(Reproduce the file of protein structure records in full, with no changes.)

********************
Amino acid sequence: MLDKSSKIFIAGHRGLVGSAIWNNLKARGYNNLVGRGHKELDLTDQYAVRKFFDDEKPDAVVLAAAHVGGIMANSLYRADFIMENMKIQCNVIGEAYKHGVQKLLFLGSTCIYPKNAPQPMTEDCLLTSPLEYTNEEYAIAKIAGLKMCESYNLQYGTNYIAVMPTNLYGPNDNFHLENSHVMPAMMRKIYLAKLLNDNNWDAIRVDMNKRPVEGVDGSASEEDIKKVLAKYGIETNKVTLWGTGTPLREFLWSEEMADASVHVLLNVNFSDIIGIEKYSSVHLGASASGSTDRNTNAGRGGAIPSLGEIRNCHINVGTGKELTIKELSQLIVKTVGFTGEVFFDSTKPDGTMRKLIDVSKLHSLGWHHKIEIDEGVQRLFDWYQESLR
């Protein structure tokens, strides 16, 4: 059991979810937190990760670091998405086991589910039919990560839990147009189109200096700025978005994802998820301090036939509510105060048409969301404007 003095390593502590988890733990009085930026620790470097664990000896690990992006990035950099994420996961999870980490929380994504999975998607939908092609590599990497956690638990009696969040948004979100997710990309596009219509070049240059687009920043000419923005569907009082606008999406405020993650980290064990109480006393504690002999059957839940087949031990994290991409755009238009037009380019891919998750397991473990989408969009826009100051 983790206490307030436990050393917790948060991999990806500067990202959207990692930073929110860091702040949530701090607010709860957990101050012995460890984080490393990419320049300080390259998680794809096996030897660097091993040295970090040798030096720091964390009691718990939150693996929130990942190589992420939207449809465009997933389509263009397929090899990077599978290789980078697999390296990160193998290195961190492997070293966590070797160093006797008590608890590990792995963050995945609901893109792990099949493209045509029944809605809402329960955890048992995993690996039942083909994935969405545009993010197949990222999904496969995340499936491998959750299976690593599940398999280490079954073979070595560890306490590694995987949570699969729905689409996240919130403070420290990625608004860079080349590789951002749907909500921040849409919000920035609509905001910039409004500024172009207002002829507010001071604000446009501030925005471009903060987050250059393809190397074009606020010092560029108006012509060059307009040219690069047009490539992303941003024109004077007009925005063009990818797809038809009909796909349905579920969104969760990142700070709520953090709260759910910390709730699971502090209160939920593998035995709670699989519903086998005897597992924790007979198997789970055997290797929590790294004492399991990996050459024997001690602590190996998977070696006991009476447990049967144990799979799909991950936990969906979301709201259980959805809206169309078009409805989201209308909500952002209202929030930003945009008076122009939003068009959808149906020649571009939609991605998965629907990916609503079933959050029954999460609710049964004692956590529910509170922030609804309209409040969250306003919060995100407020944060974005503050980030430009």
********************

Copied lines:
Amino acid sequence: MLDKSSKIFIAGHRGLVGSAIWNNLKARGYNNLVGRGHKELDLTDQYAVRKFFDDEKPDAVVLAAAHVGGIMANSLYRADFIMENMKIQCNVIGEAYKHGVQKLLFLGSTCIYPKNAPQPMTEDCLLTSPLEYTNEEYAIAKIAGLKMCESYNLQYGTNYIAVMPTNLYGPNDNFHLENSHVMPAMMRKIYLAKLLNDNNWDAIRVDMNKRPVEGVDGSASEEDIKKVLAKYGIETNKVTLWGTGTPLREFLWSEEMADASVHVLLNVNFSDIIGIEKYSSVHLGASASGSTDRNTNAGRGGAIPSLGEIRNCHINVGTGKELTIKELSQLIVKTVGFTGEVFFDSTKPDGTMRKLIDVSKLHSLGWHHKIEIDEGVQRLFDWYQESLR
């Protein structure tokens, strides 16, 4: 059991979810937190990760670091998405086991589910039919990560839990147009189109200096700025978005994802998820301090036939509510105060048409969301404007 003095390593502590988890733990009085930026620790470097664990000896690990992006990035950099994420996961999870980490929380994504999975998607939908092609590599990497956690638990009696969040948004979100997710990309596009219509070049240059687009920043000419923005569907009082606008999406405020993650980290064990109480006393504690002999059957839940087949031990994290991409755009238009037009380019891919998750397991473990989408969009826009100051 983790206490307030436990050393917790948060991999990806500067990202959207990692930073929110860091702040949530701090607010709860957990101050012995460890984080490393990419320049300080390259998680794809096996030897660097091993040295970090040798030096720091964390009691718990939150693996929130990942190589992420939207449809465009997933389509263009397929090899990077599978290789980078697999390296990160193998290195961190492997070293966590070797160093006797008590608890590990792995963050995945609901893109792990099949493209045509029944809605809402329960955890048992995993690996039942083909994935969405545009993010197949990222999904496969995340499936491998959750299976690593599940398999280490079954073979070595560890306490590694995987949570699969729905689409996240919130403070420290990625608004860079080349590789951002749907909500921040849409919000920035609509905001910039409004500024172009207002002829507010001071604000446009501030925005471009903060987050250059393809190397074009606020010092560029108006012509060059307009040219690069047009490539992303941003024109004077007009925005063009990818797809038809009909796909349905579920969104969760990142700070709520953090709260759910910390709730699971502090209160939920593998035995709670699989519903086998005897597992924790007979198997789970055997290797929590790294004492399991990996050459024997001690602590190996998977070696006991009476447990049967144990799979799909991950936990969906979301709201259980959805809206169309078009409805989201209308909500952002209202929030930003945009008076122009939003068009959808149906020649571009939609991605998965629907990916609503079933959050029954999460609710049964004692956590529910509170922030609804309209409040969250306003919060995100407020944060974005503050980030430009």